Pension Plan Loans are Bona Fide Debts Under the Bankruptcy Code
August 6, 2021, District of New Mexico – A Chapter 7 Trustee sued a trustee of a Pension Plan (“Defendant”) to recover a sum that a Debtor paid to the Plan shortly before filing bankruptcy. The money repaid a loan that one of the Debtors took from the Pension Plan. Plaintiff’s theories of recovery are that the payment is avoidable as a preferential and/or fraudulent transfer. Defendant trustee of the Pension Plan filed a motion to dismiss the Chapter 7 Trustee’s claim for failure to state a claim. Defendant made two arguments in support of her motion. First, Defendant argued that when the Debtor repaid the loan, she did not owe a ‘debt’ to the Plan because pension plan loans are not debts under the Bankruptcy Code. Consequently, there was no antecedent debt upon which to base an avoidable preference claim. Next, Defendant argues that Plaintiff’s claims failed because there was no ‘transfer’ – the Debtor simply moved the money from one account to another.
The Court ruled that Plaintiff stated a claim under both theories of recovery and denied Defendant’s motion to dismiss. The Court held that Plaintiff validly alleged that there was an antecedent debt when the payment was made, so his preference claim was viable. The Court reasoned that the view that pension plan loans are not ‘claims’ or ‘debts’ is not supportable, especially post-BAPCPA. The Court found that the Bankruptcy Code in several places states that such loans are debts. §§ 362(b)(19) and 523(a)(18). The Court followed the reasoning In re Buchferer, In re MacDonald, and In re Bartell, which conclude that a debtor’s loans from a retirement plan constitute a ‘debt’ or ‘claim’ and appear to be secured in some sense and thus entitled to different treatment than unsecured claims.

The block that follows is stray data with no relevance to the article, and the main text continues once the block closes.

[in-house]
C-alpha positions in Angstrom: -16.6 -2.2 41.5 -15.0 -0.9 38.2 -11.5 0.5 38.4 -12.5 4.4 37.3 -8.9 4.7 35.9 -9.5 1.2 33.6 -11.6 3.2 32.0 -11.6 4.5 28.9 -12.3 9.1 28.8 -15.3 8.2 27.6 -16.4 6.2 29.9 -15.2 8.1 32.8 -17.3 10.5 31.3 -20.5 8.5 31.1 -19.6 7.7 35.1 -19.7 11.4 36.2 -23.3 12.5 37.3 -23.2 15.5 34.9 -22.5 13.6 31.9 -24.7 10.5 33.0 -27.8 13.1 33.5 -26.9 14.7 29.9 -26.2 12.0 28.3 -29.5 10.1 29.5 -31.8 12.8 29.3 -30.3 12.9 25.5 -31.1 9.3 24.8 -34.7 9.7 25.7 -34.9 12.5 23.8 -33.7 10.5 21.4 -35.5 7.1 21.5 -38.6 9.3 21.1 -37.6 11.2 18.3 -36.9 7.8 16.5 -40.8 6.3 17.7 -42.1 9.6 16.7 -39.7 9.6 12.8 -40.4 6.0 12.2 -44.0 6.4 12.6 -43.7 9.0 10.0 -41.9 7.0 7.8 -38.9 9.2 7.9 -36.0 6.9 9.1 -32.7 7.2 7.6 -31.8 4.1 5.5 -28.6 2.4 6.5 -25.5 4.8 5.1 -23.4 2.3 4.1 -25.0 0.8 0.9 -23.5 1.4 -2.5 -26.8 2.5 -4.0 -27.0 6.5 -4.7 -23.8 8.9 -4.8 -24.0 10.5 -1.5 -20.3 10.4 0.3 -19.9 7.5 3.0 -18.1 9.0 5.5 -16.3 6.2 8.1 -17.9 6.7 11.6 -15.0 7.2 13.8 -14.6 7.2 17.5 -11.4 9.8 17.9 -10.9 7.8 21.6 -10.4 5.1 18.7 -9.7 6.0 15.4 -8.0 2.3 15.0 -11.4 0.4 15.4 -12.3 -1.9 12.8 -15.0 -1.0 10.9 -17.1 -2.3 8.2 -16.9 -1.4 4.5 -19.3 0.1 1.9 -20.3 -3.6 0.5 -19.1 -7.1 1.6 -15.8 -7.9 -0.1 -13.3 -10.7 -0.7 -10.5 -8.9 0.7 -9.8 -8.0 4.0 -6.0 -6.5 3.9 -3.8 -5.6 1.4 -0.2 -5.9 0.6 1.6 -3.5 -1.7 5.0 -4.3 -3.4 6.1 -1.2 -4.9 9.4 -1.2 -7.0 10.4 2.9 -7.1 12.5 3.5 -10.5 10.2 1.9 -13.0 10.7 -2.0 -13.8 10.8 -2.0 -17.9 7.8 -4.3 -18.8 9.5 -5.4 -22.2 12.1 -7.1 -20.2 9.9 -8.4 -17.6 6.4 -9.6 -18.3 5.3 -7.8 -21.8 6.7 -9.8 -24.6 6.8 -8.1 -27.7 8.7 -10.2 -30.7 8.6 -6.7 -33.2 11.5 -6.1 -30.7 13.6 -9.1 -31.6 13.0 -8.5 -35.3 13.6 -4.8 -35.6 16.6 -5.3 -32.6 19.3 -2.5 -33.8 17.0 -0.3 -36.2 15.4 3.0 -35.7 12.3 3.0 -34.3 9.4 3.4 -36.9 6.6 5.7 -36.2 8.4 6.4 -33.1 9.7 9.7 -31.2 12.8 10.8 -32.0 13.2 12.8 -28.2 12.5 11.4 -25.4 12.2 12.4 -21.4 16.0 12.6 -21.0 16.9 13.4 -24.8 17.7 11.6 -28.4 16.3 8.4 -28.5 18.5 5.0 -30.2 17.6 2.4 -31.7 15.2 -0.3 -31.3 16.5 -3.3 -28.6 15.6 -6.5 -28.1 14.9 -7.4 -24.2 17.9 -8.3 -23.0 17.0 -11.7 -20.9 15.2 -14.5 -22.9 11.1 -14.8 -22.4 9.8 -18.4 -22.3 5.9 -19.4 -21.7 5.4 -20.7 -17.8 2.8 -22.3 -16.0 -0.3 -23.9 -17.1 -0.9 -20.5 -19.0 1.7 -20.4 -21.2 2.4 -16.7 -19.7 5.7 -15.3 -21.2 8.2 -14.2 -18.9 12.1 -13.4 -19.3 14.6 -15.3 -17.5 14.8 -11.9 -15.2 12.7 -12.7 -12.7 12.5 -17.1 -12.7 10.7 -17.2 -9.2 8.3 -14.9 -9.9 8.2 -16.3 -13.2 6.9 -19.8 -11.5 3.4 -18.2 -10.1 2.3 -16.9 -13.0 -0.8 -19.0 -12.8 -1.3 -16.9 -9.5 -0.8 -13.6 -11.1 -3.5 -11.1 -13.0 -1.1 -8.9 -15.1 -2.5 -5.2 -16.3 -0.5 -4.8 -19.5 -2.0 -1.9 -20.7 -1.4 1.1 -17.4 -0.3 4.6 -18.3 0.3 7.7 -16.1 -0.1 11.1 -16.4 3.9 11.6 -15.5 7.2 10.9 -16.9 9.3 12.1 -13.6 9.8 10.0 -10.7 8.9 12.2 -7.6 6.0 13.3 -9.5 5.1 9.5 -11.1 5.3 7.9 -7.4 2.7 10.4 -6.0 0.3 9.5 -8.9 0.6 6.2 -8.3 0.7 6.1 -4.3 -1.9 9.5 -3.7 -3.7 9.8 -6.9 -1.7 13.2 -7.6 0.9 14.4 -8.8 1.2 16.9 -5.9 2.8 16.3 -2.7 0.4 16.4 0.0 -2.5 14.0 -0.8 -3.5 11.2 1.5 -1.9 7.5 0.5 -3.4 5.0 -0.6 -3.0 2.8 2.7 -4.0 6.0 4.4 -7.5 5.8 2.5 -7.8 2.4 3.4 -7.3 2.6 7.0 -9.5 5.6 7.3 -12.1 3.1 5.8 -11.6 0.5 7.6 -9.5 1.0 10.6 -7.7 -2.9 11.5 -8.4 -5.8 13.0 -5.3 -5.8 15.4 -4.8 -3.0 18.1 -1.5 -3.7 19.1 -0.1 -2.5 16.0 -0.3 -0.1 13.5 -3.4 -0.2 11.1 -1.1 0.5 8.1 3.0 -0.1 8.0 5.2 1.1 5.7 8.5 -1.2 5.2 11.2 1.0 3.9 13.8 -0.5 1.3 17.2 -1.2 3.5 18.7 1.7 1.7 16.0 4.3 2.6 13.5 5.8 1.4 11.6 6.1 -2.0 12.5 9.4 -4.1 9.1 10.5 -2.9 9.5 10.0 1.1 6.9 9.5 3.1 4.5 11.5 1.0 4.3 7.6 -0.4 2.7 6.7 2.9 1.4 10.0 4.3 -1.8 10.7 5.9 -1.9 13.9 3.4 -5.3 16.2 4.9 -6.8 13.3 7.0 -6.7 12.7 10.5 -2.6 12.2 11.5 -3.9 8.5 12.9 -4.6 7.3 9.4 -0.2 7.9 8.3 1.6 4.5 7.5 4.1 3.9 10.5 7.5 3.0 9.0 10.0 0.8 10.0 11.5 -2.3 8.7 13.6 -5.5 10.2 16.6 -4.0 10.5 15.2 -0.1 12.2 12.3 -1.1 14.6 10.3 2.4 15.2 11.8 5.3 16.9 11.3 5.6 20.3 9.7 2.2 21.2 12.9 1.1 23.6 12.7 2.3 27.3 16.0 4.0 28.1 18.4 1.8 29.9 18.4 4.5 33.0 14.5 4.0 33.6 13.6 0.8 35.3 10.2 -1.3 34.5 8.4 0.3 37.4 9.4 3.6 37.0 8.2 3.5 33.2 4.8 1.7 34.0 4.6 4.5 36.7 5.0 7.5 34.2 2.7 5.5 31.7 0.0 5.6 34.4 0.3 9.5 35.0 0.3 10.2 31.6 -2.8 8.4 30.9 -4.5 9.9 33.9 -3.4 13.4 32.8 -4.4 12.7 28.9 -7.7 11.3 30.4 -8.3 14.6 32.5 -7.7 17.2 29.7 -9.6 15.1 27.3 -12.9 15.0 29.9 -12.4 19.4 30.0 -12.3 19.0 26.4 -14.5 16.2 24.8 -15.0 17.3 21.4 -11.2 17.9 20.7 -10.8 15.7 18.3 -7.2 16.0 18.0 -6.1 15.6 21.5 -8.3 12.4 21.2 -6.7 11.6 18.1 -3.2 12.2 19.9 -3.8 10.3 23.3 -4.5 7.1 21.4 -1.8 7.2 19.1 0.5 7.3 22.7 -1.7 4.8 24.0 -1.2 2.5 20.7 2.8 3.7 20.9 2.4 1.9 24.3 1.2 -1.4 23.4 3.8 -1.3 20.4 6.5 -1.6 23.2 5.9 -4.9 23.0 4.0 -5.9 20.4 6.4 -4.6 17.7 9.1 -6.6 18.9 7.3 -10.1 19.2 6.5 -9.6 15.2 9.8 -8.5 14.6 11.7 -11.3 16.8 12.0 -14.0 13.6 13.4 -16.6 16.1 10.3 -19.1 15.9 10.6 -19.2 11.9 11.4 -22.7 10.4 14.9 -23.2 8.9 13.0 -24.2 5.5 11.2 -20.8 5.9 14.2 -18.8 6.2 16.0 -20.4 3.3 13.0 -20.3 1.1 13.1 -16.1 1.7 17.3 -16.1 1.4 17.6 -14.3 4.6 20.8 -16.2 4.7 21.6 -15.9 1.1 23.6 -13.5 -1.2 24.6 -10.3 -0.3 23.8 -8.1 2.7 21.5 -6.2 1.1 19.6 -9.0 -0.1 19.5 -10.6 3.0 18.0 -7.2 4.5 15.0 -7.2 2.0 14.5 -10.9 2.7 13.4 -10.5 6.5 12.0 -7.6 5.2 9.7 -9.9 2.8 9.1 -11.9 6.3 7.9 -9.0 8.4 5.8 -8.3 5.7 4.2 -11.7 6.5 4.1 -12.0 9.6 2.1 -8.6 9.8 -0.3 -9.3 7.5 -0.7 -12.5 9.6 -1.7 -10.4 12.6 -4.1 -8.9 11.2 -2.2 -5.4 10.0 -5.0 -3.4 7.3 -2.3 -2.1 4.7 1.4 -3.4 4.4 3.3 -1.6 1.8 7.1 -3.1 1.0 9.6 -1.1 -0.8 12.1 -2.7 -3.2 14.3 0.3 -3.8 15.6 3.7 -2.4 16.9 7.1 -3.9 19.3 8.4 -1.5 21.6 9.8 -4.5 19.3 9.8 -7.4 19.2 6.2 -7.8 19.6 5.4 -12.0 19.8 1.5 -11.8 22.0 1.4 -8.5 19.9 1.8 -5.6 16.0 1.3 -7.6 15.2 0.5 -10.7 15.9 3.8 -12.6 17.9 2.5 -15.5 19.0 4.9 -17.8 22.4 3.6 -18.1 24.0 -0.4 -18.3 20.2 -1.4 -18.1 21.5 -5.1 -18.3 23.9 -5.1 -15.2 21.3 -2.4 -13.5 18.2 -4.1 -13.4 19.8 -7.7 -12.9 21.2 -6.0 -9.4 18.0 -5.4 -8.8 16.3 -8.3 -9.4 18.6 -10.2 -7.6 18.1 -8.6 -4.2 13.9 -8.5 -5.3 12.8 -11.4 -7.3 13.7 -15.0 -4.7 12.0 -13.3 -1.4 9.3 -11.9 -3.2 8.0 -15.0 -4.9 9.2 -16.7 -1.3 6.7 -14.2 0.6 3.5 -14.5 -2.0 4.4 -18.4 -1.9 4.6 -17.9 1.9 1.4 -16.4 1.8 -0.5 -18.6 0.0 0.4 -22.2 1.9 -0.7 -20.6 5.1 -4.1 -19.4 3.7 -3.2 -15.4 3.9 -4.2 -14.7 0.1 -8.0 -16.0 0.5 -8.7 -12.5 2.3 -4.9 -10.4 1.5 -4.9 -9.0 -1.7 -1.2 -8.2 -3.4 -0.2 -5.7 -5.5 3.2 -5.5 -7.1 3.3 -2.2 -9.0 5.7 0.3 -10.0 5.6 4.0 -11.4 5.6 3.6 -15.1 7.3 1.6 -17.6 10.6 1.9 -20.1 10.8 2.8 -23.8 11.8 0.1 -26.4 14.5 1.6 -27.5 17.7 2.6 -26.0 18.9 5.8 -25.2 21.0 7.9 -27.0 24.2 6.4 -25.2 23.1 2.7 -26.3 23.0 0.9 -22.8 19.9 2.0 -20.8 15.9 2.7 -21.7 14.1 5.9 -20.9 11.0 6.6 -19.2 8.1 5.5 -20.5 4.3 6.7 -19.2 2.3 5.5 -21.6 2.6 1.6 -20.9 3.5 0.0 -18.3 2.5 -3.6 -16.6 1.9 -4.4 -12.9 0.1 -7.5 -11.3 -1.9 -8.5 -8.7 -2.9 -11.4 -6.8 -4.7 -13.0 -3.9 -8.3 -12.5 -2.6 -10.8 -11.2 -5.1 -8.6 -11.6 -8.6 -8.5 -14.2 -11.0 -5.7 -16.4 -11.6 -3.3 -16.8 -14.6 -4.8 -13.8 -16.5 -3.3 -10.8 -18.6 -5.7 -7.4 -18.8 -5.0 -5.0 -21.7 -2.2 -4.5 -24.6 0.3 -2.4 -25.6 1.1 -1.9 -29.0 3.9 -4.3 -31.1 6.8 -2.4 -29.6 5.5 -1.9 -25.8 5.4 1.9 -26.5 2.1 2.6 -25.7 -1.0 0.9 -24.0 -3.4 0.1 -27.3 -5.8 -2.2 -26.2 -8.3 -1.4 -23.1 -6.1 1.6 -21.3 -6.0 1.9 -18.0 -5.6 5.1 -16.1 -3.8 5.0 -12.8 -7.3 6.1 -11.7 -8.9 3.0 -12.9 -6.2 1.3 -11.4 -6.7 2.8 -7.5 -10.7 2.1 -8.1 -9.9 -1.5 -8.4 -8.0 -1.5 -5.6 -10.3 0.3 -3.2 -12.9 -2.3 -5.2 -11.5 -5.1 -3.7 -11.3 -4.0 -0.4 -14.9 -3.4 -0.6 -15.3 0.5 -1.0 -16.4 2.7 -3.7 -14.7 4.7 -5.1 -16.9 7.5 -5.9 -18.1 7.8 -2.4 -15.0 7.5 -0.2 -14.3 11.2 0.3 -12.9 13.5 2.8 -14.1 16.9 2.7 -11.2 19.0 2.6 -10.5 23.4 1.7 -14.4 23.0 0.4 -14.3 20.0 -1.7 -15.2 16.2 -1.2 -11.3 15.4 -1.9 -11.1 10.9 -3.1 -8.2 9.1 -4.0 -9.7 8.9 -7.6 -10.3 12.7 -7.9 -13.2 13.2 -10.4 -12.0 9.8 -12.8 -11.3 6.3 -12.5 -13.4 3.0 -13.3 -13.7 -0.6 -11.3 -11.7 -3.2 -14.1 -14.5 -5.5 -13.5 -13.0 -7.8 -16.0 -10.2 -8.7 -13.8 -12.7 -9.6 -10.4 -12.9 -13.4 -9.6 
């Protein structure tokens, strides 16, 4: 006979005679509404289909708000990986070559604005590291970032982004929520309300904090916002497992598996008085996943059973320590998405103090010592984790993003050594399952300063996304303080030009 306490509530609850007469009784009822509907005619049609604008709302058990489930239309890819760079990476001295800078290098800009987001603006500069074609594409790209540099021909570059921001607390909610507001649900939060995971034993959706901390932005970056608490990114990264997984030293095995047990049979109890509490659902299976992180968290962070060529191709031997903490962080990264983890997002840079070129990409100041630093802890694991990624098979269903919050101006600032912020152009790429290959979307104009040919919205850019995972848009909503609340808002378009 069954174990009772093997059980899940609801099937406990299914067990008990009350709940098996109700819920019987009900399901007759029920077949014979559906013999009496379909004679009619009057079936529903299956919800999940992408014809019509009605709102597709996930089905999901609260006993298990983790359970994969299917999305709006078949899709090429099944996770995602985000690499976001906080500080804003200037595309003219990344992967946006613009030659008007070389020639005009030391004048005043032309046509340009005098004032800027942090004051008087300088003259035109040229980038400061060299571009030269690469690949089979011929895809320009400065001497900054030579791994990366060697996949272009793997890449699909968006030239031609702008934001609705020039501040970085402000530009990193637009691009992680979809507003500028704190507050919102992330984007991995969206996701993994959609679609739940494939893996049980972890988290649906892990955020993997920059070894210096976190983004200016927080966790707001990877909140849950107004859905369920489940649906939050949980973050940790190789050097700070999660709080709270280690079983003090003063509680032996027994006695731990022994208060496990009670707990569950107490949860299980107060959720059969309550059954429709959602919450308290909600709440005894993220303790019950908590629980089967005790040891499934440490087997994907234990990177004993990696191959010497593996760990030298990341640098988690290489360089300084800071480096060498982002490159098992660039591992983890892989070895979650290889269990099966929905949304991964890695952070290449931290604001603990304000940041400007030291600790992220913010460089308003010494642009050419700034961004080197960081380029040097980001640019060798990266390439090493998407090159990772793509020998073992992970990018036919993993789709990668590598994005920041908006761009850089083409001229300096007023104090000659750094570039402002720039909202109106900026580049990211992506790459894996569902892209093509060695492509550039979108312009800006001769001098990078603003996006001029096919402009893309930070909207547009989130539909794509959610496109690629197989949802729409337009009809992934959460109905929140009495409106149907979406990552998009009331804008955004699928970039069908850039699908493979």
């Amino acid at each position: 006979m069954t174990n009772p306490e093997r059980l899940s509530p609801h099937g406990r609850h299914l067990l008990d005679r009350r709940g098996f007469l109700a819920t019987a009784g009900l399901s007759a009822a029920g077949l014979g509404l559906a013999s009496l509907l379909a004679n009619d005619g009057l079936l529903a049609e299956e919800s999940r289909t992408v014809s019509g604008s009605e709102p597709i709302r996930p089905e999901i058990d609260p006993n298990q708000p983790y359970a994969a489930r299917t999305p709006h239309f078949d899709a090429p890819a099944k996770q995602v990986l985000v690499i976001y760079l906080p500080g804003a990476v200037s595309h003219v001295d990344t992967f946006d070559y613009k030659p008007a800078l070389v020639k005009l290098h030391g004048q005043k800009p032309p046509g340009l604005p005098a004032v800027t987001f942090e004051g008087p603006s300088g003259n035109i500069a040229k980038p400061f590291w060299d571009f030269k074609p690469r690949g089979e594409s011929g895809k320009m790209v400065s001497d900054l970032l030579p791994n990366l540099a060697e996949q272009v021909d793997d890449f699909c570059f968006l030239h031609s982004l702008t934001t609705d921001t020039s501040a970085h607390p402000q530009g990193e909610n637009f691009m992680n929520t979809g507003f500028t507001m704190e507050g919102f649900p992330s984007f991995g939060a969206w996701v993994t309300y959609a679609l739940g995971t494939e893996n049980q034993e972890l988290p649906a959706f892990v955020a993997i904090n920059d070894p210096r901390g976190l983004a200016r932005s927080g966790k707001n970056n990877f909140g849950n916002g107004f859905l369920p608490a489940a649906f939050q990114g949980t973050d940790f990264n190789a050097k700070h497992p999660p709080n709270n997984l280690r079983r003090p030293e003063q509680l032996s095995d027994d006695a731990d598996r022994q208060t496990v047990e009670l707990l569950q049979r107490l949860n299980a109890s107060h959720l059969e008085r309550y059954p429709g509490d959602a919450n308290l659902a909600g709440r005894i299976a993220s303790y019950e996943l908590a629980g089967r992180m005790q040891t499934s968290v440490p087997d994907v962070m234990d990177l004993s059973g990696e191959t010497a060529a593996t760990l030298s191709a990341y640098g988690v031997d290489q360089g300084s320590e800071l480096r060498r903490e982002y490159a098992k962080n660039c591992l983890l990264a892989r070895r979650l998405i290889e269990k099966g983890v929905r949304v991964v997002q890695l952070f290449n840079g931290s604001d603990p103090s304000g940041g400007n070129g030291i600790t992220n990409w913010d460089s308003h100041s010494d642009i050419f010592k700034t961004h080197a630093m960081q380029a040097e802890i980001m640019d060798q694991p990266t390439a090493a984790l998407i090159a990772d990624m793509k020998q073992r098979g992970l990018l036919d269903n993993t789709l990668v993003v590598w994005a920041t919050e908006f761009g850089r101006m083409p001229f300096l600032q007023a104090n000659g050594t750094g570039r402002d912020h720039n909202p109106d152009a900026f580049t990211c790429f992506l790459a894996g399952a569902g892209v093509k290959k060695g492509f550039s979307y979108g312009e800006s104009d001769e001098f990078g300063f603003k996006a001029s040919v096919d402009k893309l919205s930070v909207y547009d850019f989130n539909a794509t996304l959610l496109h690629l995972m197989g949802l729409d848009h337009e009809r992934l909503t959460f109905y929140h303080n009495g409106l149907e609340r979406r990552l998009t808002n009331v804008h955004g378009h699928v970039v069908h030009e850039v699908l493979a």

Rejecting Plaintiff’s second argument, the Court held that pension plan borrowers do not ‘borrow their own money.’ The Court pointed out that while the amount of the loan may be capped by the size of the borrower’s pension plan account, there is no link between the borrower’s account and the borrowed funds because pension plan assets typically are pooled. The Court added that participants have an undivided beneficial ownership interest in the pooled assets, but the plan fiduciaries do not segregate the investment assets of each plan participant. The fact that pension plan assets are pooled is inconsistent with the idea that participants ‘borrow their own money.’
The Court ruled that Plaintiff stated a valid claim that the payment was a transfer and Defendant was the initial transferee. The Court denied Defendant’s motion and held that the pension plan loans are bona fide debts outside of bankruptcy and are recognized as such by the Bankruptcy Code.